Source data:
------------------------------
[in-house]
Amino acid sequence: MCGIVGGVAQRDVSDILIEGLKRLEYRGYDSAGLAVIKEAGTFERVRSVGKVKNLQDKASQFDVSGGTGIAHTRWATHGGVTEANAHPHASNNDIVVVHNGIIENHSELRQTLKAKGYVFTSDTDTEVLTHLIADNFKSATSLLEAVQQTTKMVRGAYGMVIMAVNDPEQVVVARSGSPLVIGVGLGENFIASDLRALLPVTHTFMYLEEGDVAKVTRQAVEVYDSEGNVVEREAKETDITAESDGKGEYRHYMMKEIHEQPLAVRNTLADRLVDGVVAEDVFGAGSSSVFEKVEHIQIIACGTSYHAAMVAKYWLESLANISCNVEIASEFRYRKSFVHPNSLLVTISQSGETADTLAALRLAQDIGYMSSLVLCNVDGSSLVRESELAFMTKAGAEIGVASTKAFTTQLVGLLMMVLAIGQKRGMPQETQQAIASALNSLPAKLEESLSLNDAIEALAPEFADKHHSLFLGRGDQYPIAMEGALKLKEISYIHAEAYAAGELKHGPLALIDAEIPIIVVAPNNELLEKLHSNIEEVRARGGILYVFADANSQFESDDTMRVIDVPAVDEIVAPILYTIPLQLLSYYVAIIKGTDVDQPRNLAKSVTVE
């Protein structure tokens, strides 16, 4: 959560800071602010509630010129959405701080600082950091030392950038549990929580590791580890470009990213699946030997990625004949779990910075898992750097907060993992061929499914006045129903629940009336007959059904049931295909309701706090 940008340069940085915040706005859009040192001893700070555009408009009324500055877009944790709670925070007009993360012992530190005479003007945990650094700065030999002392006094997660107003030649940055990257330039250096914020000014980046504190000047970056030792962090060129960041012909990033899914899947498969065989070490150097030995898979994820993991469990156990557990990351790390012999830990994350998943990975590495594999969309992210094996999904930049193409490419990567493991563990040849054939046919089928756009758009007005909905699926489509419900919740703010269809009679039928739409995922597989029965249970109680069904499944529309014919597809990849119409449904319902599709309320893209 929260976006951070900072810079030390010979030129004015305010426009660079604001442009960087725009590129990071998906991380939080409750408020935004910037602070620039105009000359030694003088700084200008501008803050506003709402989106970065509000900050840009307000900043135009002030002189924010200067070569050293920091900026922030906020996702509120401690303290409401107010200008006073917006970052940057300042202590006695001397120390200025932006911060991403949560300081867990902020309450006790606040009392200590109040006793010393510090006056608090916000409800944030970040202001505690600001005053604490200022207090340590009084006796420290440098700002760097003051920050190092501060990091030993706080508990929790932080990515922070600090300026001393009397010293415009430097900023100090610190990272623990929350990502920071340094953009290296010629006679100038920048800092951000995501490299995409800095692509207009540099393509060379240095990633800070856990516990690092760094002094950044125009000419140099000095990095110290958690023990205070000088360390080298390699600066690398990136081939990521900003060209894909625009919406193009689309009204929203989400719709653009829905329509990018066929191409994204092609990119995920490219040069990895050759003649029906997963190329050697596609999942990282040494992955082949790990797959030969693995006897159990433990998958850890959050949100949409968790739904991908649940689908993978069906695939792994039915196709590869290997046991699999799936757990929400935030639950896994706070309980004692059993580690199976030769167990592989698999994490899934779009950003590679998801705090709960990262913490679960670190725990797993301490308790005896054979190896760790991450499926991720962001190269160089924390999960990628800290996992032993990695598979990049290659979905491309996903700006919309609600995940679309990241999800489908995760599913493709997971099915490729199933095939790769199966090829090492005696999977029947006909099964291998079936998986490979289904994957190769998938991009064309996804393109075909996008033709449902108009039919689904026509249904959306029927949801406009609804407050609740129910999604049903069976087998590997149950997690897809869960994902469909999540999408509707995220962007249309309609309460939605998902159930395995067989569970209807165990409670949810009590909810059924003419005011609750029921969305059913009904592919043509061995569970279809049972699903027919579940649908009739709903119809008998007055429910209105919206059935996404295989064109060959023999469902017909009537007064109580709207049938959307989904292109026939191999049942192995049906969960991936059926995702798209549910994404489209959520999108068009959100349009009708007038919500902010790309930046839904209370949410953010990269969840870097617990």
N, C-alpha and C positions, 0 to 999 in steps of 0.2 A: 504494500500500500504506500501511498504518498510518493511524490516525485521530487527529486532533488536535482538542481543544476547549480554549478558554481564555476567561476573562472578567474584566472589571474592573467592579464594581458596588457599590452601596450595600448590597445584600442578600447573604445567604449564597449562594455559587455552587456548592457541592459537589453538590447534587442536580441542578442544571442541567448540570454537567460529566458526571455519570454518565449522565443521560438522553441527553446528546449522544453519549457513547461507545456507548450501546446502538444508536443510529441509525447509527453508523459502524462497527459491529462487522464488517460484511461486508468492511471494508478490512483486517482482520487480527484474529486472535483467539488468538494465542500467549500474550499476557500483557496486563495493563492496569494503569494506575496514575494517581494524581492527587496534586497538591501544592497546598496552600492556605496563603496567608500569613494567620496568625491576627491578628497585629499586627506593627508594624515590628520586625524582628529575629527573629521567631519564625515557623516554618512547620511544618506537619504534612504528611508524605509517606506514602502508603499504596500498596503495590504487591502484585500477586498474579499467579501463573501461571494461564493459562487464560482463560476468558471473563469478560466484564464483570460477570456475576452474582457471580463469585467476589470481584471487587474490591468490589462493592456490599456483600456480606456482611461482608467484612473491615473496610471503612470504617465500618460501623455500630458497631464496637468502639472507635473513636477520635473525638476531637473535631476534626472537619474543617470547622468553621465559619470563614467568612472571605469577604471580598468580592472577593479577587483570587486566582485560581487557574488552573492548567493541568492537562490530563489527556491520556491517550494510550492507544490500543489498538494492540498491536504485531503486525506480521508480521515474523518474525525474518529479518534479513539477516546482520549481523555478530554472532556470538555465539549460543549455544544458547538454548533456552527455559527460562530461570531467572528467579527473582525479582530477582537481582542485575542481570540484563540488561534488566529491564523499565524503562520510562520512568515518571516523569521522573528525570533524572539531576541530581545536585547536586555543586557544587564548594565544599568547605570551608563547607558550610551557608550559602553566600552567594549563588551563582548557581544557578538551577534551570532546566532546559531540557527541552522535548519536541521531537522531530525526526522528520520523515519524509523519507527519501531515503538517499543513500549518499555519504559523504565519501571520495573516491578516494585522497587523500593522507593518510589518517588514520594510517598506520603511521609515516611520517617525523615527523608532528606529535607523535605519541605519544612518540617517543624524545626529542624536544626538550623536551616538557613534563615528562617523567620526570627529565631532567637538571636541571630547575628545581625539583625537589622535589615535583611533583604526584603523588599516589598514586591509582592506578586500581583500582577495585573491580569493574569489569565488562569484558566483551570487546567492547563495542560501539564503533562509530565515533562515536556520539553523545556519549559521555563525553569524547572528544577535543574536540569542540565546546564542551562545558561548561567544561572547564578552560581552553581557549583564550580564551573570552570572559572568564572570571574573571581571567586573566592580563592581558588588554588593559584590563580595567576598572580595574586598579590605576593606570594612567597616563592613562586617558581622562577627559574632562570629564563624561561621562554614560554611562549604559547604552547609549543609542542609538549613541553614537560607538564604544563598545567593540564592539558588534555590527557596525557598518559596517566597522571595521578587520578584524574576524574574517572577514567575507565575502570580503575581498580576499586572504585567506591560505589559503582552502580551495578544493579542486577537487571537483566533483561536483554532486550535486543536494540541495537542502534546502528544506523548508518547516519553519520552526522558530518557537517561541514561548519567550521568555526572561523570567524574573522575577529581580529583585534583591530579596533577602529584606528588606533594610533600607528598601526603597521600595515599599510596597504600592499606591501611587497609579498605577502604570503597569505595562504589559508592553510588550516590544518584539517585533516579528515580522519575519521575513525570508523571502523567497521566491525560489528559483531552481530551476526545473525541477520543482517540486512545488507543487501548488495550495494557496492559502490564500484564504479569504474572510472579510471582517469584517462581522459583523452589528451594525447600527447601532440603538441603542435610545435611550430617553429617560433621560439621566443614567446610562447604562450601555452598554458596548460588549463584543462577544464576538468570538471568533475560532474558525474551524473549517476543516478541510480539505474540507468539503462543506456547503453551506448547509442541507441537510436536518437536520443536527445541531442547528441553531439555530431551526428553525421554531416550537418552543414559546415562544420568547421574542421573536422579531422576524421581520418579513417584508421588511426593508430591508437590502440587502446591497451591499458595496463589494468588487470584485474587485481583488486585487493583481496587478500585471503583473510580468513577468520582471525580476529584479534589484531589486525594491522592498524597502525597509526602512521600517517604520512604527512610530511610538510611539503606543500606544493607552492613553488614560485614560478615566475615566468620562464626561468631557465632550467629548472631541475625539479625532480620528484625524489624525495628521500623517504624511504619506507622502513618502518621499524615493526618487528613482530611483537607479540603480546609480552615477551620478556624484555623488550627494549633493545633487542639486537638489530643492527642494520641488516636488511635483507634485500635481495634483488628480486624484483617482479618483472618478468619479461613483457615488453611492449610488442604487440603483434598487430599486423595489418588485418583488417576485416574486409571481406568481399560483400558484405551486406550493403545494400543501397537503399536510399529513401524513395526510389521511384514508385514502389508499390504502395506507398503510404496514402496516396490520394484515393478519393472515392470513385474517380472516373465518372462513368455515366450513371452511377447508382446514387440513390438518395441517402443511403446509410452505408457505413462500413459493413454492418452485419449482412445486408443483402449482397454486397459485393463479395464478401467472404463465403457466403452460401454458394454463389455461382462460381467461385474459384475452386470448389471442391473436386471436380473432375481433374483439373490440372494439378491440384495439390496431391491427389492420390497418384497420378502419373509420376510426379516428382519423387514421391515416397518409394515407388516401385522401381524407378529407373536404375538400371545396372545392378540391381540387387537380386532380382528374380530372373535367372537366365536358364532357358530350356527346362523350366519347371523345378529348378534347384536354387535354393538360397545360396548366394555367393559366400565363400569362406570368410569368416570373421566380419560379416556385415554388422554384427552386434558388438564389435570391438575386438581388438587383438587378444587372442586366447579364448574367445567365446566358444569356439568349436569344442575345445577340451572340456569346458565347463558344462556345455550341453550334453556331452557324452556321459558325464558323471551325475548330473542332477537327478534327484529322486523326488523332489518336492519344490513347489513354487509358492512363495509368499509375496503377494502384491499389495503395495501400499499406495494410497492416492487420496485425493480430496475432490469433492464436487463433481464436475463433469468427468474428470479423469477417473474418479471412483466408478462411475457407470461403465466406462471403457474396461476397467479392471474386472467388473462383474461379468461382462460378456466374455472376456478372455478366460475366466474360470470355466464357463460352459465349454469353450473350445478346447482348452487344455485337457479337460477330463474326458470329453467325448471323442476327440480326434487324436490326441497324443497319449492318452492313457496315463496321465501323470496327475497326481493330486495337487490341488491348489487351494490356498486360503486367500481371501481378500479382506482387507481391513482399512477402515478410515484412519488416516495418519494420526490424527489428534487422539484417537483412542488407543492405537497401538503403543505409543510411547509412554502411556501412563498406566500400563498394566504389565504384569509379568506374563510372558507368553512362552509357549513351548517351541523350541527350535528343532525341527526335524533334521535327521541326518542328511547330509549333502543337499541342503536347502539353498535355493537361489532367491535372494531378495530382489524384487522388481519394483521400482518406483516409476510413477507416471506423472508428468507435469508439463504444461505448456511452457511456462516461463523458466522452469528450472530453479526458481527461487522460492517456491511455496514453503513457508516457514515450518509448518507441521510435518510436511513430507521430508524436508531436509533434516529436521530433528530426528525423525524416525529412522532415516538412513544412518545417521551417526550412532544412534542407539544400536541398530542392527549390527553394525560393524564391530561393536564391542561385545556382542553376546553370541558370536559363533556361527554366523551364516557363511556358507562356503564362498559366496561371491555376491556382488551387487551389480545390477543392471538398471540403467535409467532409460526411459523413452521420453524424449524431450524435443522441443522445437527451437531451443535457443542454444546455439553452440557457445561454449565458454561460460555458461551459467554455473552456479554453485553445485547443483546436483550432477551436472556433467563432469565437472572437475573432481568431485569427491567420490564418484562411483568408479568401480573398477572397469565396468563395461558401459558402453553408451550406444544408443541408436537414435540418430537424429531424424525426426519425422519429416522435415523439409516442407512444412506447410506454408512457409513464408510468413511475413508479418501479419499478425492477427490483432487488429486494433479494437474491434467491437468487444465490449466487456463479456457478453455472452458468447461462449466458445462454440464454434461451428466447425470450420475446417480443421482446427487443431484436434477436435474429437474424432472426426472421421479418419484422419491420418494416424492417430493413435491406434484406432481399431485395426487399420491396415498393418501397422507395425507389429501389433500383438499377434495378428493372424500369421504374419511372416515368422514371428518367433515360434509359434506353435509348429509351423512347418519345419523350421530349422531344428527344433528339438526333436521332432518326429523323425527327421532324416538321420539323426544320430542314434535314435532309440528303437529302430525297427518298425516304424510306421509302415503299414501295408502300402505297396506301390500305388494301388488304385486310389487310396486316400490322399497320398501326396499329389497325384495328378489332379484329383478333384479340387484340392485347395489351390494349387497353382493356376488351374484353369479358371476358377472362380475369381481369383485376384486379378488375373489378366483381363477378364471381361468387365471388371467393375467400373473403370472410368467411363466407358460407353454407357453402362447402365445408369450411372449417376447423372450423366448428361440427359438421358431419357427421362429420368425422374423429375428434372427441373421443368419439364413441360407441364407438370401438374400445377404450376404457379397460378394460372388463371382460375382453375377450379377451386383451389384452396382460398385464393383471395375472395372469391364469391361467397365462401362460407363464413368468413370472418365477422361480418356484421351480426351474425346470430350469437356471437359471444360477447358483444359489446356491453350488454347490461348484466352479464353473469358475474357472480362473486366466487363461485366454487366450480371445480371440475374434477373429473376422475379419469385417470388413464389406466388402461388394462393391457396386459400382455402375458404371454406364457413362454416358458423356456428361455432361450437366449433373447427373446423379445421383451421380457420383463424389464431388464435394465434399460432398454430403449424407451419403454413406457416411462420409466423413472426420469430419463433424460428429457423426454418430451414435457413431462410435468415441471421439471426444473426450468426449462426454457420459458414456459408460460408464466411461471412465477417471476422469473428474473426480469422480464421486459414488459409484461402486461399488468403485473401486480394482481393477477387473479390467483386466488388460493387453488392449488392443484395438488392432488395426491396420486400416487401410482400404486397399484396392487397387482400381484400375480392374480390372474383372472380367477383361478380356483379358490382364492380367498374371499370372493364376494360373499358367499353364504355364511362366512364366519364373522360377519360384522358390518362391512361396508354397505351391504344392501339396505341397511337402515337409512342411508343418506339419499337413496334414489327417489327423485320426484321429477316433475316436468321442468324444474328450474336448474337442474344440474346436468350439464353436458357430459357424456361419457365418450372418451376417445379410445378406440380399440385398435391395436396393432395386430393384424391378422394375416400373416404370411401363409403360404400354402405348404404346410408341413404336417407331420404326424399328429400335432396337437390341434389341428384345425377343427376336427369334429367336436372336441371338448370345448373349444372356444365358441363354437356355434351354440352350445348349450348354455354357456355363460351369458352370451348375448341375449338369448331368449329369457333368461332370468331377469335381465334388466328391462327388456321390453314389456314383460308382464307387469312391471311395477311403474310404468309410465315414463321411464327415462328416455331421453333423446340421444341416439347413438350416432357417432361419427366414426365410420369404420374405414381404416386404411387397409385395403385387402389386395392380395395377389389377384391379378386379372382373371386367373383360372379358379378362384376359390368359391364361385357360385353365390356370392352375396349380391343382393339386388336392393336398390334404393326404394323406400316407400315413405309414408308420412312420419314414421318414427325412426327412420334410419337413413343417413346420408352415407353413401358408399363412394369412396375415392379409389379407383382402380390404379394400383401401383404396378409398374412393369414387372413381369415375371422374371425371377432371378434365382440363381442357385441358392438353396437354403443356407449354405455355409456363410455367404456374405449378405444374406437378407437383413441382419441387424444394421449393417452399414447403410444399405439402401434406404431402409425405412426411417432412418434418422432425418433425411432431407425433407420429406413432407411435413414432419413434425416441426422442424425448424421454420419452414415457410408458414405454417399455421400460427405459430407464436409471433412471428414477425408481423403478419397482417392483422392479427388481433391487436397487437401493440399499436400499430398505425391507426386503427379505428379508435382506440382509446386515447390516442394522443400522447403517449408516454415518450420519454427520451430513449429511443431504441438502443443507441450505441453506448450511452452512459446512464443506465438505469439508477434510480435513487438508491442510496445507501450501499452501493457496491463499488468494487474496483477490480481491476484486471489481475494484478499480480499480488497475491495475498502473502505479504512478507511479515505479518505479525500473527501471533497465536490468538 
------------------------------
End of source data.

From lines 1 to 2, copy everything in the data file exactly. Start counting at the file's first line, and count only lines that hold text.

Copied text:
[in-house]
Amino acid sequence: MCGIVGGVAQRDVSDILIEGLKRLEYRGYDSAGLAVIKEAGTFERVRSVGKVKNLQDKASQFDVSGGTGIAHTRWATHGGVTEANAHPHASNNDIVVVHNGIIENHSELRQTLKAKGYVFTSDTDTEVLTHLIADNFKSATSLLEAVQQTTKMVRGAYGMVIMAVNDPEQVVVARSGSPLVIGVGLGENFIASDLRALLPVTHTFMYLEEGDVAKVTRQAVEVYDSEGNVVEREAKETDITAESDGKGEYRHYMMKEIHEQPLAVRNTLADRLVDGVVAEDVFGAGSSSVFEKVEHIQIIACGTSYHAAMVAKYWLESLANISCNVEIASEFRYRKSFVHPNSLLVTISQSGETADTLAALRLAQDIGYMSSLVLCNVDGSSLVRESELAFMTKAGAEIGVASTKAFTTQLVGLLMMVLAIGQKRGMPQETQQAIASALNSLPAKLEESLSLNDAIEALAPEFADKHHSLFLGRGDQYPIAMEGALKLKEISYIHAEAYAAGELKHGPLALIDAEIPIIVVAPNNELLEKLHSNIEEVRARGGILYVFADANSQFESDDTMRVIDVPAVDEIVAPILYTIPLQLLSYYVAIIKGTDVDQPRNLAKSVTVE